Anammox bacteria is the active “ingredient” for shortcut nitrogen removal or deammonification.  The anaerobic ammonia oxidizing bacteria (“AnAOB” or “anammox”) convert ammonia directly to nitrogen gas, which is a shortcut method to traditional methods that require additional steps such as oxidizing ammonia to nitrite and nitrate (nitrification) followed by nitrate and nitrite reduction to nitrogen gas (denitrification).  Because the deammonification depends on anaerobic conditions, there is a reduction in energy used for aeration demand.  Additional savings are achieved through reductions in supplemental carbon sources needed (e.g., methanol or glycerin) and reductions in sludge production.  Successful deammonification depends on conditions that favor the slow-growing anaerobic ammonia oxidizing bacteria to outperform and limit the growth of nitrite oxidizing bacteria.

Researchers have recently attempted to study the microorganisms to better understand exactly how anammox works.  One of the first reactors to use anammox was installed in The Netherlands in 2006.  The reactor has a great performance record and is an ideal place to study the physiology of bacteria responsible for the anammox reactions.  New laboratory techniques such as genome-resolved metagenomics were used in the study.  The study was published in the journal Nature Communications in April 2016.  According to Daan Speth, a researcher from the department of microbiology at Radboud University (Njimegan, The Netherlands), “DNA sequencing chemistry and tools for analysis have greatly improved over the past years, to the extent that our study would have been nearly impossible a few years ago.”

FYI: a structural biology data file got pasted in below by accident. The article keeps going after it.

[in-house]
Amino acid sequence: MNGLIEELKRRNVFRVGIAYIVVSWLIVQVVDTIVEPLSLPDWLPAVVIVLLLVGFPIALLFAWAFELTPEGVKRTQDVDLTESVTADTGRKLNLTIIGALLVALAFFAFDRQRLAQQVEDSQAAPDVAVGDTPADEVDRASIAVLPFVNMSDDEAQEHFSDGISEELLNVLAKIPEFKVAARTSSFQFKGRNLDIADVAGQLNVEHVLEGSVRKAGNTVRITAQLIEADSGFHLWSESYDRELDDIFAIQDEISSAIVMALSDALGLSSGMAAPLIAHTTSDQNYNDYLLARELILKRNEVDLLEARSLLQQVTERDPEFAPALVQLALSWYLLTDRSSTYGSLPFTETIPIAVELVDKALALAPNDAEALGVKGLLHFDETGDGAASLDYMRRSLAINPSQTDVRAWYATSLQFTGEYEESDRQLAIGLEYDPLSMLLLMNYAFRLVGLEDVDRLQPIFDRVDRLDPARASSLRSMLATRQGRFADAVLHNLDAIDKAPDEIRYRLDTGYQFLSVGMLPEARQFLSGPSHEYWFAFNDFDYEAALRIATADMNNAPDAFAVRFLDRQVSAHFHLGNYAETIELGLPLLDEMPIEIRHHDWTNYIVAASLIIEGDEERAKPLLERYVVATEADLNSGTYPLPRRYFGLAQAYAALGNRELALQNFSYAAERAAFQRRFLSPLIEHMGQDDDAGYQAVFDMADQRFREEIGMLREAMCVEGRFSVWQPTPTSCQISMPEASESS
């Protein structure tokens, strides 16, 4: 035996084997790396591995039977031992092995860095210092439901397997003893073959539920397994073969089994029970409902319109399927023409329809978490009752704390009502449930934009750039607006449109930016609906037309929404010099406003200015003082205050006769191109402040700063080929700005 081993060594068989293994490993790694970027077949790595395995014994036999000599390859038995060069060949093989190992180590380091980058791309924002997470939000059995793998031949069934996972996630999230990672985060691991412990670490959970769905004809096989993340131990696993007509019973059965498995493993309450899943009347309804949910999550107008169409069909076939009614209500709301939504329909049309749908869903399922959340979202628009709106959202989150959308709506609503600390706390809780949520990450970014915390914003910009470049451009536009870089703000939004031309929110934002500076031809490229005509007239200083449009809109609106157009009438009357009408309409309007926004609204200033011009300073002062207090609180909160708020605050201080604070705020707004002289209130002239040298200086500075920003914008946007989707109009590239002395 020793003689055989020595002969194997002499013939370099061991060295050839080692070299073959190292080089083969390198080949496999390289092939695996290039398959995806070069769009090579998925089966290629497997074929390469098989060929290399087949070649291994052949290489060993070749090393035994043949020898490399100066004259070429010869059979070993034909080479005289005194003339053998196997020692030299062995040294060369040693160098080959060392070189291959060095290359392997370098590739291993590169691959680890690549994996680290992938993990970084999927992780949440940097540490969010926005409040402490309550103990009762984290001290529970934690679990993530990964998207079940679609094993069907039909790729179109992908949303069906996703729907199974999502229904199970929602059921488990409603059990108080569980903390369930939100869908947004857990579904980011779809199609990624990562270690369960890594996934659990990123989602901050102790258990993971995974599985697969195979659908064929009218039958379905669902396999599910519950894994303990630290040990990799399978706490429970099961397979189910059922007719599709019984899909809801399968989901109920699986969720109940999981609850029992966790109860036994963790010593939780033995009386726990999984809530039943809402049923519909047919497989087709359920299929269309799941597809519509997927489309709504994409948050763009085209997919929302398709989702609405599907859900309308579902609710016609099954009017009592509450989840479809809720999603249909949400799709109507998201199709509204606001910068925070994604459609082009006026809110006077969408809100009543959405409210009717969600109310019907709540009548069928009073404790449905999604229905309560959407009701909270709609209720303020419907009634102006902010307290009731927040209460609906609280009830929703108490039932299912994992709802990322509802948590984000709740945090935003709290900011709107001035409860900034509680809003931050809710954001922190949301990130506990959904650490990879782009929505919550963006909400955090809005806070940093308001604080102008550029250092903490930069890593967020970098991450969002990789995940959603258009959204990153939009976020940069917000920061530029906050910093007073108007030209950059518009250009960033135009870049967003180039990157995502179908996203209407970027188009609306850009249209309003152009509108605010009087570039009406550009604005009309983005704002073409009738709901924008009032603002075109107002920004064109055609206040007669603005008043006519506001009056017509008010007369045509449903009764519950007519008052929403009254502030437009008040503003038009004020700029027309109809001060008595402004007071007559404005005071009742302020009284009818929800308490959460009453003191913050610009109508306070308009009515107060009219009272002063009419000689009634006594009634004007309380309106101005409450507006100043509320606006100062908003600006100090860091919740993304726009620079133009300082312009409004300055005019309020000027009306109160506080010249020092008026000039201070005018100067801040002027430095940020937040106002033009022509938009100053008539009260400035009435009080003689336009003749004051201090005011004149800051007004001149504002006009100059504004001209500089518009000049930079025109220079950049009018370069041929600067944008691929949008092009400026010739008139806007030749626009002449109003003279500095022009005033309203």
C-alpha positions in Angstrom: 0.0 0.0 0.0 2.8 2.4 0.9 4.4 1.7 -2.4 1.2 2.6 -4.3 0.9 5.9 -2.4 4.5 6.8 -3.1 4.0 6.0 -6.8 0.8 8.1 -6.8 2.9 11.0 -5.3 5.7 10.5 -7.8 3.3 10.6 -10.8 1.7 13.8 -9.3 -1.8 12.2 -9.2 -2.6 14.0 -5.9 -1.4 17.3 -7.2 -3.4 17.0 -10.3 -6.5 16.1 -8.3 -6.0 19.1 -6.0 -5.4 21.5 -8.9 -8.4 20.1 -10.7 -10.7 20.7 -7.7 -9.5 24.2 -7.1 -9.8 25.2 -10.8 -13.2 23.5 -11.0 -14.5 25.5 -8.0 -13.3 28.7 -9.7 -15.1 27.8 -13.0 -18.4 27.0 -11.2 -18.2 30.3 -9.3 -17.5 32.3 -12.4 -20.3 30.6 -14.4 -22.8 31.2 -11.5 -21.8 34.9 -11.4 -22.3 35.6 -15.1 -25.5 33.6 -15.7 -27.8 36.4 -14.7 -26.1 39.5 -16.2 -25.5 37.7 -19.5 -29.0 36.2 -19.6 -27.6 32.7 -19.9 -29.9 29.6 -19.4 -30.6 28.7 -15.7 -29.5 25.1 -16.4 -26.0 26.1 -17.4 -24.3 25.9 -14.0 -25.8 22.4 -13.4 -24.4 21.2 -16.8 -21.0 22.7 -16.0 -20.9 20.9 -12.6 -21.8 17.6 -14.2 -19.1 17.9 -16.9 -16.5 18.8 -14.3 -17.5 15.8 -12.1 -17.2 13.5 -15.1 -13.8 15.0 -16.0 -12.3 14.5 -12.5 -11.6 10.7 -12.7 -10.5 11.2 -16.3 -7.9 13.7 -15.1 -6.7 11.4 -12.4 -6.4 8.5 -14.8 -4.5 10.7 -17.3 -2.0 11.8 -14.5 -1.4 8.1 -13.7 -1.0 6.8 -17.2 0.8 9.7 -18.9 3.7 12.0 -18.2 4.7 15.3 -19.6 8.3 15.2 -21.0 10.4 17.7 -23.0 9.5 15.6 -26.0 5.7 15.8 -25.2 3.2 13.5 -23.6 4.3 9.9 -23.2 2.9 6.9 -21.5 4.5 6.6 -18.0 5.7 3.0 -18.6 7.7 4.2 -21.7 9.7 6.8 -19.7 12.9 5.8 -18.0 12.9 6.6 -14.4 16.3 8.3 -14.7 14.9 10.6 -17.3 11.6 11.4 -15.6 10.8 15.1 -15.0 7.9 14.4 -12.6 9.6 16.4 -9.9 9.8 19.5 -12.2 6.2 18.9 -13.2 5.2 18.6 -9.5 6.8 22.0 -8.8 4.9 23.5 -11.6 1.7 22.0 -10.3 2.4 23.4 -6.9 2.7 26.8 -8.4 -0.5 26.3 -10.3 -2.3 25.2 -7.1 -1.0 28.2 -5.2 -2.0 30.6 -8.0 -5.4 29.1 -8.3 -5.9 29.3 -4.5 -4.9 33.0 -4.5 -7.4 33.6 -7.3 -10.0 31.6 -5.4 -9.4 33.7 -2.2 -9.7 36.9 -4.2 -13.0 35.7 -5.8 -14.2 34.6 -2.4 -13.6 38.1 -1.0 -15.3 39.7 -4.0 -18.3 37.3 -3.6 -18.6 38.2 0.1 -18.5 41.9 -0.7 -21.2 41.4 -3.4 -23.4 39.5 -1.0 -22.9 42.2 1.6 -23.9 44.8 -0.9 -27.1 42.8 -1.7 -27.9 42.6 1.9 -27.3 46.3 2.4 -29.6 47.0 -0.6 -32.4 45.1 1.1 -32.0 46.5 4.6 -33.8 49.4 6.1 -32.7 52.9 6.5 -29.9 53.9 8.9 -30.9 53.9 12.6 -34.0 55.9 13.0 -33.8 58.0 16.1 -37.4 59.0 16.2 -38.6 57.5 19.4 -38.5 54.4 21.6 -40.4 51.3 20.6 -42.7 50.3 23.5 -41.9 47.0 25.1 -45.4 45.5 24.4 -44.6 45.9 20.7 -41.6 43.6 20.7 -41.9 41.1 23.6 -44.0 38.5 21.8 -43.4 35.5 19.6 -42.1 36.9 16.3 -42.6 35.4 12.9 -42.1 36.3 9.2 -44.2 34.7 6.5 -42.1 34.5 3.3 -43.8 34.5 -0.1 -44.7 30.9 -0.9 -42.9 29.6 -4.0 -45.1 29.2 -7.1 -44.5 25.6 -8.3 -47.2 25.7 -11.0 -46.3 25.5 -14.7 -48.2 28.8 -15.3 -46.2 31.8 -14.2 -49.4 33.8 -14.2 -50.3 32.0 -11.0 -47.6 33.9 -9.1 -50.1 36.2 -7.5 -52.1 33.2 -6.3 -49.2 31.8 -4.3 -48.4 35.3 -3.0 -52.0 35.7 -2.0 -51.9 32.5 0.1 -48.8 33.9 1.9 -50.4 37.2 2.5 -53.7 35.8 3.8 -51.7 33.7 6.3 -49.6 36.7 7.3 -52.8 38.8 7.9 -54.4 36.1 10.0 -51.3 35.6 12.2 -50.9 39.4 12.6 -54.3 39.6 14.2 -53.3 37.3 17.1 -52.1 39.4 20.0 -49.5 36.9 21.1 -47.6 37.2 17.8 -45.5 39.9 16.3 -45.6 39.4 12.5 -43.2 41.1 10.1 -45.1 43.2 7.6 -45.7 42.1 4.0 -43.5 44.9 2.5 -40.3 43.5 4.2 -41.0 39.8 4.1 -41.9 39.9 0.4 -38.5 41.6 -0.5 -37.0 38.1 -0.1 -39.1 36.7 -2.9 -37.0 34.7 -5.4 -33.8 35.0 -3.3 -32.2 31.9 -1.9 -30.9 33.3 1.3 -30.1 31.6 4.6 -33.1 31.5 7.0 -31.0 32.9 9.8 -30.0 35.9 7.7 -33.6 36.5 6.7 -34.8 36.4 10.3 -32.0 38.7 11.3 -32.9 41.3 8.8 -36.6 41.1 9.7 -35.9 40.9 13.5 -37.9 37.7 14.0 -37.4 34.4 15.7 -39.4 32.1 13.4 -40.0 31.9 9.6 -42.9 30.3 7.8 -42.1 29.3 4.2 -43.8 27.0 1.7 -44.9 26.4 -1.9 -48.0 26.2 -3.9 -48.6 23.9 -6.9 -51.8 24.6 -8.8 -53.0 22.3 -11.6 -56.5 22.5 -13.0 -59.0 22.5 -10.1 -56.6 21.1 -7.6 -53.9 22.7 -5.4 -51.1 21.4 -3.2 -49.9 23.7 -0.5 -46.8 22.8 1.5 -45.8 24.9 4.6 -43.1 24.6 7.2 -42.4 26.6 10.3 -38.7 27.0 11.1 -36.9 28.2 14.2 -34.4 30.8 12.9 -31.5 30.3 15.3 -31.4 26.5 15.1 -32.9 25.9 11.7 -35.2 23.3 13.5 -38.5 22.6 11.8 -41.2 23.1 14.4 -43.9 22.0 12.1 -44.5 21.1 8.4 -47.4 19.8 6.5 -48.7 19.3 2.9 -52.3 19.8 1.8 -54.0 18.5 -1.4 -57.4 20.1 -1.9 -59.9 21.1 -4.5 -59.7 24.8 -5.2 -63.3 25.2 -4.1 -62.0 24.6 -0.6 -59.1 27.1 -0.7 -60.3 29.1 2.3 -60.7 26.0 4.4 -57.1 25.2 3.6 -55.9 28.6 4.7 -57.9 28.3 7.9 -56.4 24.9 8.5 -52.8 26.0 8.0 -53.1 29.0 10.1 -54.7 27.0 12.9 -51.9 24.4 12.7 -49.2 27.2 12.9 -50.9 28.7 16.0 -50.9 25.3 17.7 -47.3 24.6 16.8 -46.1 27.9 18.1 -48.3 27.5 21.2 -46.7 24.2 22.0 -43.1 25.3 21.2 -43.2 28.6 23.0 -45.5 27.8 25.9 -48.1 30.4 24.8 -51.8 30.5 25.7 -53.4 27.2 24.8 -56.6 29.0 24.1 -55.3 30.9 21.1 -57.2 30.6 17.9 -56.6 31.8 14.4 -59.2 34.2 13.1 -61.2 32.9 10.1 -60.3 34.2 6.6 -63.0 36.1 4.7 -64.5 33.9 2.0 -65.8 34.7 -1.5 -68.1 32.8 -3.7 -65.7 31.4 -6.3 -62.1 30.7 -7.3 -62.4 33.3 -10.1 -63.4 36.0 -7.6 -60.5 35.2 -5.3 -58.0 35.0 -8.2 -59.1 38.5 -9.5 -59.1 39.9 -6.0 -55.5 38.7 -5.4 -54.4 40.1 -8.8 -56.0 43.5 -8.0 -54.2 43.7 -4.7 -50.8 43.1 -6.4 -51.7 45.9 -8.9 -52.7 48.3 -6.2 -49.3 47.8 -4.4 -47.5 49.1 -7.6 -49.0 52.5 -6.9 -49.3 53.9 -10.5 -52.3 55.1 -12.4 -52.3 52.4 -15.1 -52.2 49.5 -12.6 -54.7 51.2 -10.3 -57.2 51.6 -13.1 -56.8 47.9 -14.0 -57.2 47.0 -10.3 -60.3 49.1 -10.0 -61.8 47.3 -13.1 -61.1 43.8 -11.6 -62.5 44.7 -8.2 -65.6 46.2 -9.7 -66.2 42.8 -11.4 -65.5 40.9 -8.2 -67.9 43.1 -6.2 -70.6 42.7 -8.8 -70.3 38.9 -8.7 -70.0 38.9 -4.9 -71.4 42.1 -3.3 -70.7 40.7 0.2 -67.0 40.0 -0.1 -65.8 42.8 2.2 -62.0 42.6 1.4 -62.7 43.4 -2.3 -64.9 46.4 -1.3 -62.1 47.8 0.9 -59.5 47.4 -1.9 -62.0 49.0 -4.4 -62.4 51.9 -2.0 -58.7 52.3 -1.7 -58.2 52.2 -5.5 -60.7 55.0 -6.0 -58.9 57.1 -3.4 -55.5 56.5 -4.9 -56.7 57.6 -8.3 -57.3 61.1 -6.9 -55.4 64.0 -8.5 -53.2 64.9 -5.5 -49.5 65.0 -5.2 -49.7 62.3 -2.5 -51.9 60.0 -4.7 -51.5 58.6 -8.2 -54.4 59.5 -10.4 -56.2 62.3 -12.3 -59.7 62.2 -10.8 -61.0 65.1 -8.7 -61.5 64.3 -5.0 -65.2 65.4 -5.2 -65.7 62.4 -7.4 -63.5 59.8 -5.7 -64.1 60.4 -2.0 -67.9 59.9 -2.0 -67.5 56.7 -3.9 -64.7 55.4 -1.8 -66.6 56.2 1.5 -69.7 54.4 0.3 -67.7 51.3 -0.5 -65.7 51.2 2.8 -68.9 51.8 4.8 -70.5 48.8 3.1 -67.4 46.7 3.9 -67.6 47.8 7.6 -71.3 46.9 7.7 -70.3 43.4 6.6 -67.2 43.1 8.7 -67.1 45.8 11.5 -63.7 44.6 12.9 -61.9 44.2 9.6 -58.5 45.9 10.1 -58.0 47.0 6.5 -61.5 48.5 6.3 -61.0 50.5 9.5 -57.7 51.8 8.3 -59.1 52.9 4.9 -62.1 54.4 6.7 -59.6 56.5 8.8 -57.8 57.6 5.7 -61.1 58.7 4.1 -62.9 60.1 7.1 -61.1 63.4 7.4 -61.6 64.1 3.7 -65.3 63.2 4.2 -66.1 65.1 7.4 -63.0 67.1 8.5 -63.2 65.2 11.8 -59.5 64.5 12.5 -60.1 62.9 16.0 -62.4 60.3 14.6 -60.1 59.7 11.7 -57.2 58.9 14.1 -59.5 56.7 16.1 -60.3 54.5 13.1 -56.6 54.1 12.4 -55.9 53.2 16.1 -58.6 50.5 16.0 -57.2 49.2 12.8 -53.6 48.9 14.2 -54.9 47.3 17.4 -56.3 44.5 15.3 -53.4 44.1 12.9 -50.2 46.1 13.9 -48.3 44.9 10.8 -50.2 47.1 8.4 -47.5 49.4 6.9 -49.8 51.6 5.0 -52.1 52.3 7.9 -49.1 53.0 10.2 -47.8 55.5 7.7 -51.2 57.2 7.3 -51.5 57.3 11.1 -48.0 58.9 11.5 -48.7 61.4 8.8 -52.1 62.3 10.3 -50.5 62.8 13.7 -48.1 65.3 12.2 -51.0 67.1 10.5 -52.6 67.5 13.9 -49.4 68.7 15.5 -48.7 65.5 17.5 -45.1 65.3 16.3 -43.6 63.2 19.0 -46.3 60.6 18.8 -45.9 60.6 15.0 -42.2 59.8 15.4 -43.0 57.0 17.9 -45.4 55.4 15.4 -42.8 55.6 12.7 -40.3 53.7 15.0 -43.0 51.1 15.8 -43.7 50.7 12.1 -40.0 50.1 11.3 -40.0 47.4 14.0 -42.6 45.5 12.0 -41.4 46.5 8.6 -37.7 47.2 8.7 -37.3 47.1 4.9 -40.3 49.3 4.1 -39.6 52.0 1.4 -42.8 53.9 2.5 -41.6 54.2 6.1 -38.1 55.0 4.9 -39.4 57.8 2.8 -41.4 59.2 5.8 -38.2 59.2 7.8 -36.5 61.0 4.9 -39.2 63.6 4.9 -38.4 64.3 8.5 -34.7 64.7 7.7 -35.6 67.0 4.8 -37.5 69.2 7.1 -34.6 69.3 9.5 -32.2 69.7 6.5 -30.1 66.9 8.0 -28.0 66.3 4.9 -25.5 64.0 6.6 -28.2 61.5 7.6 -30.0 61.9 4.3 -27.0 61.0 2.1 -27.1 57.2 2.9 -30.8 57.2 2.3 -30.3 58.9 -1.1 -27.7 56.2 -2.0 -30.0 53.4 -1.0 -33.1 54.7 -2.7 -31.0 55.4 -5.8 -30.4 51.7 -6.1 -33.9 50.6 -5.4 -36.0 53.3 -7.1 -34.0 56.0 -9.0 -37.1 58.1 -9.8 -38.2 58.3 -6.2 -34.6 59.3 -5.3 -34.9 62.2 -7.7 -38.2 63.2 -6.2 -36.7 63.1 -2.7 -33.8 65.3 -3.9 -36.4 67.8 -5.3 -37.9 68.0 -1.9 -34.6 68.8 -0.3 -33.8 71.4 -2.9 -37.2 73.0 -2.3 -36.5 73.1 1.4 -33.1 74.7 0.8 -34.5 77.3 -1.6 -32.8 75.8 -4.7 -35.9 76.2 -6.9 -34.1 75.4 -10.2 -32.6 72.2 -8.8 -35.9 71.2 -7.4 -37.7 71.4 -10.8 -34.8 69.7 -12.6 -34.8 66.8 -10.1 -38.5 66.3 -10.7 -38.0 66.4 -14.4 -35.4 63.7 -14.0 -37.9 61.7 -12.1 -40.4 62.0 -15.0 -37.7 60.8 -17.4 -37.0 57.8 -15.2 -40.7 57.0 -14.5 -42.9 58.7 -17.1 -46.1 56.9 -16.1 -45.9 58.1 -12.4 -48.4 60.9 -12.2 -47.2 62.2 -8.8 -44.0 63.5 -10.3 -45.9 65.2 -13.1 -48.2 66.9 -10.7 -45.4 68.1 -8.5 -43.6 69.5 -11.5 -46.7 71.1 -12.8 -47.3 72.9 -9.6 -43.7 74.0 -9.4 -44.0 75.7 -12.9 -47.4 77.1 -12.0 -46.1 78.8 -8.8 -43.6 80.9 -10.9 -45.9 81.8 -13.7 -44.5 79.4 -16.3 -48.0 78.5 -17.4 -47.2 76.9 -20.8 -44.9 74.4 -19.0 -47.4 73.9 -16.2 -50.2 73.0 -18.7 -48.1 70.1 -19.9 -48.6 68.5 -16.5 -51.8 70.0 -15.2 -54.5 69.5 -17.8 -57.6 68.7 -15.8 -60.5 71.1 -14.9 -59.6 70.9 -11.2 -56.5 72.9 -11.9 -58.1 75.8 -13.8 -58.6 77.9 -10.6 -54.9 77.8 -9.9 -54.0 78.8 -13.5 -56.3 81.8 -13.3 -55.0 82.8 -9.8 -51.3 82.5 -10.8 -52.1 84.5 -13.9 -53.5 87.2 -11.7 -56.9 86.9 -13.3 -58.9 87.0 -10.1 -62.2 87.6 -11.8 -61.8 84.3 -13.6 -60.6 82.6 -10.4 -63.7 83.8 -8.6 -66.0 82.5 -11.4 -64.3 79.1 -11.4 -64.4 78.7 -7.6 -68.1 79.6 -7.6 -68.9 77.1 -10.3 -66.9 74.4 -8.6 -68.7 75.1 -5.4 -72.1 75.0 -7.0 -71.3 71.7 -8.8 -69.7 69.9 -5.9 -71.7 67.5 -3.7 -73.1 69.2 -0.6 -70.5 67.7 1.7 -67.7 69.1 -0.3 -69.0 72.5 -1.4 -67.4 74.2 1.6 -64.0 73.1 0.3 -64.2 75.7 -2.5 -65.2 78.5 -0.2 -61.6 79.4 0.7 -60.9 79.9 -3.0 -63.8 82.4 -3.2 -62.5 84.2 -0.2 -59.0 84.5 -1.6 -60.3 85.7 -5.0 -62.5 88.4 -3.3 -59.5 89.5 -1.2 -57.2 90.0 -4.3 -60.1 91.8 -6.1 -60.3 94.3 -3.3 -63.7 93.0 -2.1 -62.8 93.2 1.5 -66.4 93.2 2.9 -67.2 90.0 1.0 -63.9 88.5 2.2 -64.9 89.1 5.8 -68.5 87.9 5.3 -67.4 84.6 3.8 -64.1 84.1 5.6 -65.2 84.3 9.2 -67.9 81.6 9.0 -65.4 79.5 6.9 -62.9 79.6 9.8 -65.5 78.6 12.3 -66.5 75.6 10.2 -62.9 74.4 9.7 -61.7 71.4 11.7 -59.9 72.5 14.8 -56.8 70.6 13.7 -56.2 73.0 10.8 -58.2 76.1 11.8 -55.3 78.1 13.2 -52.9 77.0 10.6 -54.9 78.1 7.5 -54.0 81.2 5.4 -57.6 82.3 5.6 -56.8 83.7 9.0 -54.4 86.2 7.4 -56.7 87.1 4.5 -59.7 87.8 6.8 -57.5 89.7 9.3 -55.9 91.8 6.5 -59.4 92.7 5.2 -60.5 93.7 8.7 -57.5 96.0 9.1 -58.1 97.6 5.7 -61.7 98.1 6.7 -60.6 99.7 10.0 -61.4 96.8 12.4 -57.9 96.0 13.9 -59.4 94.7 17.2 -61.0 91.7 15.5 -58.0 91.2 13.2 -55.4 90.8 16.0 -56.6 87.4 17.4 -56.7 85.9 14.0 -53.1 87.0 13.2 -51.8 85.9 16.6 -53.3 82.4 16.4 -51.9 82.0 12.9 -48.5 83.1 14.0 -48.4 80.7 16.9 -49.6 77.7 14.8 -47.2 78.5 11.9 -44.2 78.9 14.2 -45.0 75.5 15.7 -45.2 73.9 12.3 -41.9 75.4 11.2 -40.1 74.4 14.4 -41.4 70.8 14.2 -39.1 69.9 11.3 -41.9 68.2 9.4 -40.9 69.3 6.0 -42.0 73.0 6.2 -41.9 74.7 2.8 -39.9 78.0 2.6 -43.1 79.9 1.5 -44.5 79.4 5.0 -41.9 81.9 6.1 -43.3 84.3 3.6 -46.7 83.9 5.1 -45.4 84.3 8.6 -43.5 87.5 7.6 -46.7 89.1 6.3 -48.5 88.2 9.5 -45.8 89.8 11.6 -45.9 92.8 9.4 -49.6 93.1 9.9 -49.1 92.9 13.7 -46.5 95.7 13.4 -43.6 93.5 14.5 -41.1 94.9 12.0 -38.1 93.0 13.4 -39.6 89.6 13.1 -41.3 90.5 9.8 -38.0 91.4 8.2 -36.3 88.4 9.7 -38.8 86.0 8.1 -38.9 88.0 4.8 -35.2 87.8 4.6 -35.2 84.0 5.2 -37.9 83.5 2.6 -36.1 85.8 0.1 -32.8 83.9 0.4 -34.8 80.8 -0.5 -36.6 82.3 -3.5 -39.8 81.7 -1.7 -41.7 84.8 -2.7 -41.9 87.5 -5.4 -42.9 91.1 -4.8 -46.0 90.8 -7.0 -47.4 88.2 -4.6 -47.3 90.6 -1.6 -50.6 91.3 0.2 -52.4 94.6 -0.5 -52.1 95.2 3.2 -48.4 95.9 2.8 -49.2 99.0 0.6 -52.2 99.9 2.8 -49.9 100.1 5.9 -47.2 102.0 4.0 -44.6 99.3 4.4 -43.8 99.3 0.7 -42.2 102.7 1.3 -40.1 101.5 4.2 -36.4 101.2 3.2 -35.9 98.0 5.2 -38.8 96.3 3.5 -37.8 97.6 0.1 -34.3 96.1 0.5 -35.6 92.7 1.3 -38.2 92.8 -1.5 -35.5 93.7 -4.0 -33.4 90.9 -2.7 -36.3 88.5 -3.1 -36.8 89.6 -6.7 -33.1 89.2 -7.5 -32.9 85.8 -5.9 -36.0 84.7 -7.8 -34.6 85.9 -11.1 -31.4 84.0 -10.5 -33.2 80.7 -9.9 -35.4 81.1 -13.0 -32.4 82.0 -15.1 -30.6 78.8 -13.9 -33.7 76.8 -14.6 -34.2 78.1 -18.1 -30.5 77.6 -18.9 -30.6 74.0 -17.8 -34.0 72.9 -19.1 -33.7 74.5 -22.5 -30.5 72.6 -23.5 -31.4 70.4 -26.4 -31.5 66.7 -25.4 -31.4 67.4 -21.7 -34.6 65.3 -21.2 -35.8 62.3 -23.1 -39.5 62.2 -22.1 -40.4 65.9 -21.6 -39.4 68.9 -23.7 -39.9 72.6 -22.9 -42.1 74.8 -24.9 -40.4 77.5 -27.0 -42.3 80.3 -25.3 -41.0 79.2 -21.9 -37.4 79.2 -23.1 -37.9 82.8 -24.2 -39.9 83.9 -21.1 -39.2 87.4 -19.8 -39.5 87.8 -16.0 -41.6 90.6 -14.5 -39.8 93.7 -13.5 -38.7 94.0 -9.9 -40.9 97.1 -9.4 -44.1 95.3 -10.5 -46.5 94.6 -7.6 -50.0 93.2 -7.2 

A fraction of aerobic ammonia oxidizing bacteria was found to be present in places where the anammox bacteria was missing.  If there is an ideal ratio of the two types of bacteria working in tandem, then there is potential to increase reactor performance.  A mysterious genome was also uncovered during the study and was referred to as “microbial dark matter” because the organisms look like bacteria but are missing essential genes.  One theory is that the “dark matter” organisms may be parasites – and although not abundant in the reactor – a better understanding of their role with the anammox bacteria may help improve performance.  Researchers hope that the findings of the study will further advance wastewater nutrient removal technology as the deammonification process has become more widely known as an alternative to conventional biological nutrient removal techniques.




Water Environment and Technology (, May 2016, “What Every Operator Needs to Know about Shortcut Nitrogen Removal”, Adam Rogensues